Back to Basics

Back to Basics
Posted on 08/11/2021
Student working in class

Metro Nashville Public Schools is releasing TCAP data provided by the Tennessee Department of Education that measured academic proficiency and growth of students in districts across the state, along with plans from Director of Schools Dr. Adrienne Battle to get back to basics to make forward progress and success for students.

What is TCAP?

Tennessee Comprehensive Assessment Program (TCAP) is the assessment tool used by the State of Tennessee to assess growth and proficiency among public school students in math, English language arts, social studies, and science. Grades 3-8 are measured in the subject areas of English, Mathematics, Science, and Social Studies, while High School studies receive end-of-course assessments in English 1 and English 2; Algebra 1 and 2; Geometry; Integrated Math 1, 2 and 3; Biology; and U.S. History.

TCAP tests had to be taken in person at the school building during windows of time prescribed by the State and at the district level in the spring.

Typically, these tests are used for accountability both at the school and district levels, as well as for student grades during end-of-course exams. This year, due to the pandemic, school districts were notified that accountability (e.g., designation as a priority school) would not happen for schools or at the district level if an 80% participation rate was achieved. MNPS achieved an 85% participation rate among all students eligible for the various TCAP assessments. Similarly, MNPS did not factor TCAP scores into student grades his past school year.

How Did Students Score on Tests?

Statewide, there was negative growth in proficiency rates of students as a result of learning challenges caused by the pandemic. Due to schools being closed in March of 2020 for the remainder of the 2019-20 school year, the last available comparable TCAP data is from the 2018-19 school year. Statewide TCAP proficiency overall declined by approximately 5%, whereas MNPS declined by 8% from 2018-19 to 2020-21. 

  • Literacy proficiency declined 6% statewide and by 6% in MNPS.
  • English II scores increased 2% at the district level.
  • Numeracy proficiency declined by 12% at the state level and 14% at the district level.
  • Science proficiency declined by 19% at the state level using 2017-18 data (the last available), whereas MNPS declined by 17% over the same time.
  • Social studies declined by 3% at the state and 5% at the district level.
  • U.S. History scores increased 2% at the district level. 

Where Do We go from Here?

While TCAP scores are not supposed to be used for district or school-level accountability for this year, they do give Metro Schools a barometer for how to measure progress in the coming years. District leaders have known for more than a year that academic progress would be hindered because of the pandemic by looking at MAP tests that were administered both online and in person over the course of the school year.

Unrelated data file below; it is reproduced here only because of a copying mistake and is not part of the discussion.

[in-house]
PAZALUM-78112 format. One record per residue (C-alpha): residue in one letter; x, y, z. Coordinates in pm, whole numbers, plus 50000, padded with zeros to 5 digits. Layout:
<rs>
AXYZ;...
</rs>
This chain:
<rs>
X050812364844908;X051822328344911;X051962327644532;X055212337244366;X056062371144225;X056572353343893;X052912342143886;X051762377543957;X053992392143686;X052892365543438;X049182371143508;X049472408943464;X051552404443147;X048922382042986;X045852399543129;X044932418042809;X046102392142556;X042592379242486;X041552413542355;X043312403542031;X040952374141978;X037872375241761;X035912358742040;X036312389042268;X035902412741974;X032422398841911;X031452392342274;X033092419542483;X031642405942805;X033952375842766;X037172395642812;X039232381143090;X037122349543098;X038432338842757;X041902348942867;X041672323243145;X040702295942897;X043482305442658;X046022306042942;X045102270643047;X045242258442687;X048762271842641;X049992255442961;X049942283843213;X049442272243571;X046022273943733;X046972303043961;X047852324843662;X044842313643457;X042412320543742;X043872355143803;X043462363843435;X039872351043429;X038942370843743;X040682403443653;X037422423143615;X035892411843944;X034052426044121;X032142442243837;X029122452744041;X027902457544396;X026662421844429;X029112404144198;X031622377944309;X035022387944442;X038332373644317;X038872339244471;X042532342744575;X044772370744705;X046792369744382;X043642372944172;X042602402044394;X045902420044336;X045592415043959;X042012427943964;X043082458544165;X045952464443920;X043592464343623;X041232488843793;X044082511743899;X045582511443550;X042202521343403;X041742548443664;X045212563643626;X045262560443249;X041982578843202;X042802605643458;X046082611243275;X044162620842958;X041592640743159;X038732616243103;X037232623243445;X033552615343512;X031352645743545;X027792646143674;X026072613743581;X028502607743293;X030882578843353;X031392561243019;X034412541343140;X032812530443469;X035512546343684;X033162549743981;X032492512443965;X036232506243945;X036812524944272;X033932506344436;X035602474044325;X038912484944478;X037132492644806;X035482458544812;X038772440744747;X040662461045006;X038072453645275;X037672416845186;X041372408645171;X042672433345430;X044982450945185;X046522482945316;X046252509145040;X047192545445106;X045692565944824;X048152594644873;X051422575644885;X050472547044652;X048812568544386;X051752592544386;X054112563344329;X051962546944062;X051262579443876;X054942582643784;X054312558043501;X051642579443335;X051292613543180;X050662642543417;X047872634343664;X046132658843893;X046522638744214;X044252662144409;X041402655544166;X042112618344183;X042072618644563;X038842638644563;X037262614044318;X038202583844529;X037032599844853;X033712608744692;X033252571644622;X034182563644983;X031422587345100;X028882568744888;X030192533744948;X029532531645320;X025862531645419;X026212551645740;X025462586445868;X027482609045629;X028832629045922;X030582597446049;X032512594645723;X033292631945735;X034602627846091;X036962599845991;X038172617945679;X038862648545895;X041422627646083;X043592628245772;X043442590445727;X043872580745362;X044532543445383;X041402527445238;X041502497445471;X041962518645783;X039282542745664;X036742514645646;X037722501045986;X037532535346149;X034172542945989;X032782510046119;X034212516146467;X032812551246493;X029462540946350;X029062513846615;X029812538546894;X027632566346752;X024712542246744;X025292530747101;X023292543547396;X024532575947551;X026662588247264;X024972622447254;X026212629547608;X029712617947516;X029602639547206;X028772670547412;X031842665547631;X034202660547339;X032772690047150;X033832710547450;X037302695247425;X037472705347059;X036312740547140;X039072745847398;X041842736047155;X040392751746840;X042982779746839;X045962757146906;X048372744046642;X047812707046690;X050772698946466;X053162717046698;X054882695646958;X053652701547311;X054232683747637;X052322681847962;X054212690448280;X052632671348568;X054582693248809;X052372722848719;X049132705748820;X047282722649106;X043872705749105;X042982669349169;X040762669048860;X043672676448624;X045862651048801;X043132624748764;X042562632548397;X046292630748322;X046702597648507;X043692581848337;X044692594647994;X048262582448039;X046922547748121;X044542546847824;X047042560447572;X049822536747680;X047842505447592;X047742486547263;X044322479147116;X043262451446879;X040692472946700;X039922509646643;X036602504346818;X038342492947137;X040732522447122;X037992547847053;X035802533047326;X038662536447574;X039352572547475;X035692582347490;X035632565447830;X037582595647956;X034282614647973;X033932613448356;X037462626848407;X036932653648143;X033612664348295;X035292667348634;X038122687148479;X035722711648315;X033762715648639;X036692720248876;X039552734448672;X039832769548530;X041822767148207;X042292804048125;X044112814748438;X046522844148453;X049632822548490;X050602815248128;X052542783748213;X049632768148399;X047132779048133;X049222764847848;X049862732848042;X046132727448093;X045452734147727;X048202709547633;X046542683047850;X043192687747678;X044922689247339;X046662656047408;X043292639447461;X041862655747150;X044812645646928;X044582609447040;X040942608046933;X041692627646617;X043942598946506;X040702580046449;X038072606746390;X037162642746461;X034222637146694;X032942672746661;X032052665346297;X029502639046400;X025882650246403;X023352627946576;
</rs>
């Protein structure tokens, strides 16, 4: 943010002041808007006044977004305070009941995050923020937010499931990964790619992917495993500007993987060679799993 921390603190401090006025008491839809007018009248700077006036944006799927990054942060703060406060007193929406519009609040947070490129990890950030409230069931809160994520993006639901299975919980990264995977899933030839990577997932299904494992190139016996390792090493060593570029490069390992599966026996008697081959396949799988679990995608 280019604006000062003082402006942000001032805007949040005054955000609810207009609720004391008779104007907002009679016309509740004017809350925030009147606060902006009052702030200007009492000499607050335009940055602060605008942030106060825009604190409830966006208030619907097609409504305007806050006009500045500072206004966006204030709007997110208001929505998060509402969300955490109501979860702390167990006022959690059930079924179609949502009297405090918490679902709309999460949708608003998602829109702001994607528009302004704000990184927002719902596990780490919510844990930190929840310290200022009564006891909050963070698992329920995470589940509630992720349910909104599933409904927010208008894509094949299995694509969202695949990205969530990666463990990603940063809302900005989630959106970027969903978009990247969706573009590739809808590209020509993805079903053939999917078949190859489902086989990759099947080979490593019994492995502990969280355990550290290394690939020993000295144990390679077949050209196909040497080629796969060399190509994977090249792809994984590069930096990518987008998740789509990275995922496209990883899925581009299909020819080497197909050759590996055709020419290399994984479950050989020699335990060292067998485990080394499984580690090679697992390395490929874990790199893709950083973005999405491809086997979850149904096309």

Ensuring Every Student is Known is going to be essential to helping students close learning and proficiency gaps in the coming years. During the first three weeks of the 2021-22 school year, teachers will be administering MAP and universal screening assessments to gauge the academic proficiency of students and to help identify any potential learning disability or losses that need more intensive interventions.

Using our Multi-Tiered Systems of Support (MTSS), there are three tiers for measuring student growth and progress, along with specialized supports for students with disabilities and those with higher academic achievement in need of gifted and talented programs.

All students in Tiers 1, 2, and 3 receive grade-level core instruction in reading and math so that all students are learning at the same grade level and can maintain progress with their peers. Academic interventions are provided during personalized learning time, which includes small-group interventions for students in Tiers II and III using district-funded intervention programs such as Lexia Core and iReady for reading and math.

Leveraging federal ESSER funding, the district is making investments in key strategies that will strengthen our core instruction and give students the individualized support they need, which includes but is not limited to: 

  • Fully funded high-quality instructional materials in Literacy. Full adoptions in the coming years in other content areas.
  • Professional development to ensure implementation with integrity of high-quality instructional materials.
  • Planning days for all staff in direct service to students to maximize teaching time upon return.
  • Full-scale Navigator implementation dashboard with weekly social emotional learning check-ins.
  • Fully funded advocacy centers in all elementary schools to address non-academic student needs in a timely fashion.
  • Personalized Student Dashboard to inform parents and teachers to help them make data-based decisions and adding timeliness and specificity to the MTSS process.
  • Significant school-based investment of ESSER funds to meet unique student needs.
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